W3C home > Mailing lists > Public > www-qa-wg@w3.org > August 2005

Re: Variability in Specifications Graphics

From: Lofton Henderson <lofton@rockynet.com>
Date: Tue, 16 Aug 2005 18:27:58 -0600
Message-Id: <>
To: david_marston@us.ibm.com,www-qa-wg@w3.org
At 06:36 PM 8/16/2005 -0400, david_marston@us.ibm.com wrote:

>DM>>2. Does XHTML have a "core" or mandatory piece? The drawing implies
>DM>>that no single module is needed by all implementations.
>KD>The drawing implies that *every* modules is needed by all
>KD>implementations. :) But that could be specified in the text around
>KD>the graphics to make it really clear.
>KD>It's not defined like that. XHTML 1.1 is a full set of technology
>KD>with no optional modules. Using XHTML Modularization it is possible
>KD>to define new modules
>So far, this is not looking like a good example. The best possible
>example of modules would display the following properties:
>1. Exactly one module would be mandatory for all,

Offhand, I can't recall any past or present guideline, requirement, or good 
practice of ours which mandates this, or even suggests it.  I can see some 
logic to it.  But I disagree that the driving criterion for modularization 
must be the borders of manditoriness, i.e., I disagree that the lines must 
be drawn so that there is a single mandatory core module.

Both XHTML and SVG have drawn the lines so that the modules are 
functionally coherent and distinct.  That seems to be the common practice 
in W3C.  My guess is that it's done for reasons of user-friendly,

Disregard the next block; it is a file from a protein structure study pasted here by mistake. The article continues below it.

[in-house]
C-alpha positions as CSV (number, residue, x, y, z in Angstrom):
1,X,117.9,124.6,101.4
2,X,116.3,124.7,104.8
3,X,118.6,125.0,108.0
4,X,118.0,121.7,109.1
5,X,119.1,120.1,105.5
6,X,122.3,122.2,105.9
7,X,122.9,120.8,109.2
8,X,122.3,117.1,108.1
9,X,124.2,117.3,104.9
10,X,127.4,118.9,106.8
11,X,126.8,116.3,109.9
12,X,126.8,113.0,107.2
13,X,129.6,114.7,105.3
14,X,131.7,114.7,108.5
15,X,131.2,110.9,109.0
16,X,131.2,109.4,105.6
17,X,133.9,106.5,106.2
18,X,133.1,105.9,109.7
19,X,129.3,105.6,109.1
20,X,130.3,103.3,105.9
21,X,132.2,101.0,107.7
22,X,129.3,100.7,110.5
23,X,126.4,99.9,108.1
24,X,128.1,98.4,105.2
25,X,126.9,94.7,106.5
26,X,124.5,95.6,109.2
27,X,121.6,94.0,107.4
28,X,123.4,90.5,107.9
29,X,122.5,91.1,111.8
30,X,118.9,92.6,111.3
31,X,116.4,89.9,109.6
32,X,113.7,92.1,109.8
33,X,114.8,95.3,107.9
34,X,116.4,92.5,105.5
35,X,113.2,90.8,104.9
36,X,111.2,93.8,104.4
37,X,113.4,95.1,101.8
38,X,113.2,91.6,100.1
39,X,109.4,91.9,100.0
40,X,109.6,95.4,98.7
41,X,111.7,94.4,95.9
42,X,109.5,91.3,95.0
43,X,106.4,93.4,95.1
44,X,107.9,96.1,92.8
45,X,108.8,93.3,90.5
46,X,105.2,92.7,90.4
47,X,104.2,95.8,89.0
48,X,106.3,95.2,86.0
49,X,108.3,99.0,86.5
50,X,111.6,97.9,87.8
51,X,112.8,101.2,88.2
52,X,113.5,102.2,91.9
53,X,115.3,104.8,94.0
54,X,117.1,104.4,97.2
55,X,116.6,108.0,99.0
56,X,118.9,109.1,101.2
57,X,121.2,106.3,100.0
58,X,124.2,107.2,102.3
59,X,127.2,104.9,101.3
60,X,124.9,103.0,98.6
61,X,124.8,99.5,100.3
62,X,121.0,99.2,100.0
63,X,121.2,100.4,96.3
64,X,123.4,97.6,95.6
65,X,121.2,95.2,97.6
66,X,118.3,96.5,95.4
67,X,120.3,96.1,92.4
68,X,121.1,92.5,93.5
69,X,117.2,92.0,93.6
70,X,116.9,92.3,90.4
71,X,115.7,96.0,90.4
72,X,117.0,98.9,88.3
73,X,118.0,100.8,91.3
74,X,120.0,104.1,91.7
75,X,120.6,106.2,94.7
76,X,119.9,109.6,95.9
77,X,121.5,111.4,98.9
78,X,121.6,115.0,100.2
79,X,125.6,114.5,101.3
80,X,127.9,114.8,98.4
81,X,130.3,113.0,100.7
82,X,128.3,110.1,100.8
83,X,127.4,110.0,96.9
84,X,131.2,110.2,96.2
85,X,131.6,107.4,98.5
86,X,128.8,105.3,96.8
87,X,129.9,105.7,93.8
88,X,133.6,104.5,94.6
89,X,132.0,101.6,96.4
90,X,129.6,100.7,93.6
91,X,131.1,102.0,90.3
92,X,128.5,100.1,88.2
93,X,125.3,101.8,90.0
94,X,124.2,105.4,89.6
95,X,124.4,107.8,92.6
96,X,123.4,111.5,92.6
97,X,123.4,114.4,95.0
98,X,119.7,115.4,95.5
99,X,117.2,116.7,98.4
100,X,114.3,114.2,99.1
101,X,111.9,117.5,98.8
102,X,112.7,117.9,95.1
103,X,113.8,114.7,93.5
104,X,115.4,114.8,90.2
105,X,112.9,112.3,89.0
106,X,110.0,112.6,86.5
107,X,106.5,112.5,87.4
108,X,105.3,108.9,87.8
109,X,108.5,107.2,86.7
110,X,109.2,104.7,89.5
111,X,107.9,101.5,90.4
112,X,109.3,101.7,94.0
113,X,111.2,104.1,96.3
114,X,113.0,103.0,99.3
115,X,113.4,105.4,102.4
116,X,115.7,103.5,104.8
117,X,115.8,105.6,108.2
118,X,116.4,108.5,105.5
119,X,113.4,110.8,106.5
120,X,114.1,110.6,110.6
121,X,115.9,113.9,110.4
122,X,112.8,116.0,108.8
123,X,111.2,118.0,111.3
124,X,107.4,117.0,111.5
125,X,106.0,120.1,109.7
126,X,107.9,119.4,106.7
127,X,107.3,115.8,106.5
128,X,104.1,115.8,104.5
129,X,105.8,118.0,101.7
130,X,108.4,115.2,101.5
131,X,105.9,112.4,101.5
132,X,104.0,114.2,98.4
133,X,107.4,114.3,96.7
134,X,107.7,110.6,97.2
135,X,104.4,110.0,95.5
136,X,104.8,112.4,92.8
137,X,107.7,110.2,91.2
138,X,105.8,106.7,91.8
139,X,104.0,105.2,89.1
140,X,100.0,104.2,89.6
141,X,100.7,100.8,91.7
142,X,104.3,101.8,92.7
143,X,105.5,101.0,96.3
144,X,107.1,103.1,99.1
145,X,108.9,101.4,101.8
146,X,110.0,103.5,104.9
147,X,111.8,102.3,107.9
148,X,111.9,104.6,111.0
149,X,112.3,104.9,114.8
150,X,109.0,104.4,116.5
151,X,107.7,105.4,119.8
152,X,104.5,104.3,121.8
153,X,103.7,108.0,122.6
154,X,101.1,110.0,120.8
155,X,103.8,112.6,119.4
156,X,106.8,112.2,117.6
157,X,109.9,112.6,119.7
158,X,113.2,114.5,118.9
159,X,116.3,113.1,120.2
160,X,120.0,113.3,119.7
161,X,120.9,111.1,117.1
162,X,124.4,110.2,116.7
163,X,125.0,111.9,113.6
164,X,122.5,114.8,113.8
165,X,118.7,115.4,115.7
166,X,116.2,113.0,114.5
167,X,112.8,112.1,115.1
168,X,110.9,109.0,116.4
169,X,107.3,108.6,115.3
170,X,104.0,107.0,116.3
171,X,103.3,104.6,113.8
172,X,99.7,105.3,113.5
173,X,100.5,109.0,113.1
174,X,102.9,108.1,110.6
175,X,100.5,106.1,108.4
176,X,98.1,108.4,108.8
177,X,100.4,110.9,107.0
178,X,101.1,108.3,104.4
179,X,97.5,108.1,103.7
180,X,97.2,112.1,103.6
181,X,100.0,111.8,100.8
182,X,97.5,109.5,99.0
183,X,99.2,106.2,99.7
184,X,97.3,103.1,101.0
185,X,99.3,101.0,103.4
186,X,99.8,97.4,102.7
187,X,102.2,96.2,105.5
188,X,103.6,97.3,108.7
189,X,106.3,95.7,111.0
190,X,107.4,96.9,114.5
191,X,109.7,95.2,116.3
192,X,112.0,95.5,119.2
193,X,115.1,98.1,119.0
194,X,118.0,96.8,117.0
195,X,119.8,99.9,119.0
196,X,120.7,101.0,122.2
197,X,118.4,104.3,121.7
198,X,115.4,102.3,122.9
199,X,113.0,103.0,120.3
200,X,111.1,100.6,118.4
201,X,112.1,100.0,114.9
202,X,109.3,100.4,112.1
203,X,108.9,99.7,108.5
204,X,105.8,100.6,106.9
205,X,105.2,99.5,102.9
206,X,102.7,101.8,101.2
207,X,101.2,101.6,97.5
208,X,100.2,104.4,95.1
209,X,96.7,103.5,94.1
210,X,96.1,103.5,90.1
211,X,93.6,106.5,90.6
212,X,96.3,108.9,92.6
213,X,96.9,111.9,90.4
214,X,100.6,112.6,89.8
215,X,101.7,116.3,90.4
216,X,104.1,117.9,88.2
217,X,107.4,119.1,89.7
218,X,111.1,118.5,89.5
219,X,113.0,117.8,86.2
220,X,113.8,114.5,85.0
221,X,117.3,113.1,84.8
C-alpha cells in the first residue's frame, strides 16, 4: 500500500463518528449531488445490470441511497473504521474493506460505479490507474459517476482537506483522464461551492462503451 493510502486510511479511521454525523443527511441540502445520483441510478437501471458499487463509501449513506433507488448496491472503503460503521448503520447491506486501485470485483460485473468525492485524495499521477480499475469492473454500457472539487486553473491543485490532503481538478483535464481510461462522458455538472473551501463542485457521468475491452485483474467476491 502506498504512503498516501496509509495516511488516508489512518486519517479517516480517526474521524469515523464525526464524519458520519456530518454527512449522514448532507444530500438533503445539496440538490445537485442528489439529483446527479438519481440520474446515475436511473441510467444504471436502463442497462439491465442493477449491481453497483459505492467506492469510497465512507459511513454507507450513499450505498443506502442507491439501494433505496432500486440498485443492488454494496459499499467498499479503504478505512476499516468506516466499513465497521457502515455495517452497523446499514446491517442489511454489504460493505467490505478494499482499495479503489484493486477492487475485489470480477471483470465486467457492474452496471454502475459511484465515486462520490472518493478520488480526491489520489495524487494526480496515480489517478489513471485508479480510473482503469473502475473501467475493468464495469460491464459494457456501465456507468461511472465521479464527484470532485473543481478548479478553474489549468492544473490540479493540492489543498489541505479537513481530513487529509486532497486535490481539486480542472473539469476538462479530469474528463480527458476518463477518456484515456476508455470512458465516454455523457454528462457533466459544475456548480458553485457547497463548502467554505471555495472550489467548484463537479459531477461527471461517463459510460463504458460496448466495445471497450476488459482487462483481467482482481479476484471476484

human-friendly comprehension of the overall structure and content of 
XHTML.  Plus, the definition of modules as functionally distinct units 
leaves the door open in the future for other assemblies (other than the 
mandatory-core-4), for the definition of other conformance designations.

>2. The WG would have specified 2 or more modules that are optional,

I guess I don't understand this assertion.  As I read XHTML Modularization, 
in section 3.1, the "XHTML Host Language Document Type ..." conformance 
designation, any of the XHTML modules other than the core 4 are optional, 
in satisfying that conformance designation.


>3. A generalized modularity mechanism would allow more modules to be
>    defined in the future (or maybe added by others).
>Since XHTML fails 1 and 2, we are left trying to salvage a good
>example from property 3. XPath is a better example, though they don't
>use the term "modules" for what are, indeed, modules.
>I hope these new drawings are meant to supplement, rather than replace,
>the existing drawings.
>.................David Marston
Received on Wednesday, 17 August 2005 00:28:26 UTC

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